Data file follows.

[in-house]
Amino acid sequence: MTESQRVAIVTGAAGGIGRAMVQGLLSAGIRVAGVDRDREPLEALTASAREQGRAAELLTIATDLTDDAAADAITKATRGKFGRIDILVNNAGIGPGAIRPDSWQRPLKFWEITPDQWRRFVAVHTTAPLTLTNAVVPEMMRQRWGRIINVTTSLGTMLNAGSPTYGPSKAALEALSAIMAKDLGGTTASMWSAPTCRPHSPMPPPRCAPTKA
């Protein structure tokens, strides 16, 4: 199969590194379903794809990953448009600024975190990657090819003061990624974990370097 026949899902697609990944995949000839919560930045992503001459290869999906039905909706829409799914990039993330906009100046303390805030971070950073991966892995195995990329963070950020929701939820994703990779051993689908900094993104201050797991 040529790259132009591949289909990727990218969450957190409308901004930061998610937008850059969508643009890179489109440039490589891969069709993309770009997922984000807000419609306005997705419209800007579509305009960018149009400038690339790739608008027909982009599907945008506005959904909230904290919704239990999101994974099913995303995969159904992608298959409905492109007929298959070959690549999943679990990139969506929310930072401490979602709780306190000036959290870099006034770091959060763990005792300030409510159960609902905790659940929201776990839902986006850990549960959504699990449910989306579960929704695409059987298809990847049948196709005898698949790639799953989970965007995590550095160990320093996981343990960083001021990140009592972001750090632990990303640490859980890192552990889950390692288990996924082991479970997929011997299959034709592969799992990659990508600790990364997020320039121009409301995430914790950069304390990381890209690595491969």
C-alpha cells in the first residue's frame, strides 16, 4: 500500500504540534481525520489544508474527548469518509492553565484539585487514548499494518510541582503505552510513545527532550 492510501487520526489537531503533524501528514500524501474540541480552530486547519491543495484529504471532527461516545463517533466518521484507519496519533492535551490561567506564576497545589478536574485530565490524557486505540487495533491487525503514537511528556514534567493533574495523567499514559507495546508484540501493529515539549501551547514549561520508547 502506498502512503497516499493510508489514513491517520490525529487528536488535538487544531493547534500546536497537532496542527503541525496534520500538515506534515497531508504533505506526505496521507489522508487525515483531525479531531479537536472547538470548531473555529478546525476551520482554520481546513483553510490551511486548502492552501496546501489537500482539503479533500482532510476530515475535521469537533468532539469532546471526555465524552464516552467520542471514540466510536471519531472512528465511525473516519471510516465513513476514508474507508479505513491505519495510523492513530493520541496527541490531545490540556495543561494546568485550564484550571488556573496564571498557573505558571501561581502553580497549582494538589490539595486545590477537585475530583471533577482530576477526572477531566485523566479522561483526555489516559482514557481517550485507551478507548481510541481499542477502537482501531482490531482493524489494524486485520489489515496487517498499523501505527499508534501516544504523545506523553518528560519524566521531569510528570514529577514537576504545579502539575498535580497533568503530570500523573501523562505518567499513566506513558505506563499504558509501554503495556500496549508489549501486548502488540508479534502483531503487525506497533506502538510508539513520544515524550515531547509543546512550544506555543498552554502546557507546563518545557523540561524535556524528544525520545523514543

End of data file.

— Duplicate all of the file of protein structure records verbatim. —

[in-house]
Amino acid sequence: MTESQRVAIVTGAAGGIGRAMVQGLLSAGIRVAGVDRDREPLEALTASAREQGRAAELLTIATDLTDDAAADAITKATRGKFGRIDILVNNAGIGPGAIRPDSWQRPLKFWEITPDQWRRFVAVHTTAPLTLTNAVVPEMMRQRWGRIINVTTSLGTMLNAGSPTYGPSKAALEALSAIMAKDLGGTTASMWSAPTCRPHSPMPPPRCAPTKA
């Protein structure tokens, strides 16, 4: 199969590194379903794809990953448009600024975190990657090819003061990624974990370097 026949899902697609990944995949000839919560930045992503001459290869999906039905909706829409799914990039993330906009100046303390805030971070950073991966892995195995990329963070950020929701939820994703990779051993689908900094993104201050797991 040529790259132009591949289909990727990218969450957190409308901004930061998610937008850059969508643009890179489109440039490589891969069709993309770009997922984000807000419609306005997705419209800007579509305009960018149009400038690339790739608008027909982009599907945008506005959904909230904290919704239990999101994974099913995303995969159904992608298959409905492109007929298959070959690549999943679990990139969506929310930072401490979602709780306190000036959290870099006034770091959060763990005792300030409510159960609902905790659940929201776990839902986006850990549960959504699990449910989306579960929704695409059987298809990847049948196709005898698949790639799953989970965007995590550095160990320093996981343990960083001021990140009592972001750090632990990303640490859980890192552990889950390692288990996924082991479970997929011997299959034709592969799992990659990508600790990364997020320039121009409301995430914790950069304390990381890209690595491969």
C-alpha cells in the first residue's frame, strides 16, 4: 500500500504540534481525520489544508474527548469518509492553565484539585487514548499494518510541582503505552510513545527532550 492510501487520526489537531503533524501528514500524501474540541480552530486547519491543495484529504471532527461516545463517533466518521484507519496519533492535551490561567506564576497545589478536574485530565490524557486505540487495533491487525503514537511528556514534567493533574495523567499514559507495546508484540501493529515539549501551547514549561520508547 502506498502512503497516499493510508489514513491517520490525529487528536488535538487544531493547534500546536497537532496542527503541525496534520500538515506534515497531508504533505506526505496521507489522508487525515483531525479531531479537536472547538470548531473555529478546525476551520482554520481546513483553510490551511486548502492552501496546501489537500482539503479533500482532510476530515475535521469537533468532539469532546471526555465524552464516552467520542471514540466510536471519531472512528465511525473516519471510516465513513476514508474507508479505513491505519495510523492513530493520541496527541490531545490540556495543561494546568485550564484550571488556573496564571498557573505558571501561581502553580497549582494538589490539595486545590477537585475530583471533577482530576477526572477531566485523566479522561483526555489516559482514557481517550485507551478507548481510541481499542477502537482501531482490531482493524489494524486485520489489515496487517498499523501505527499508534501516544504523545506523553518528560519524566521531569510528570514529577514537576504545579502539575498535580497533568503530570500523573501523562505518567499513566506513558505506563499504558509501554503495556500496549508489549501486548502488540508479534502483531503487525506497533506502538510508539513520544515524550515531547509543546512550544506555543498552554502546557507546563518545557523540561524535556524528544525520545523514543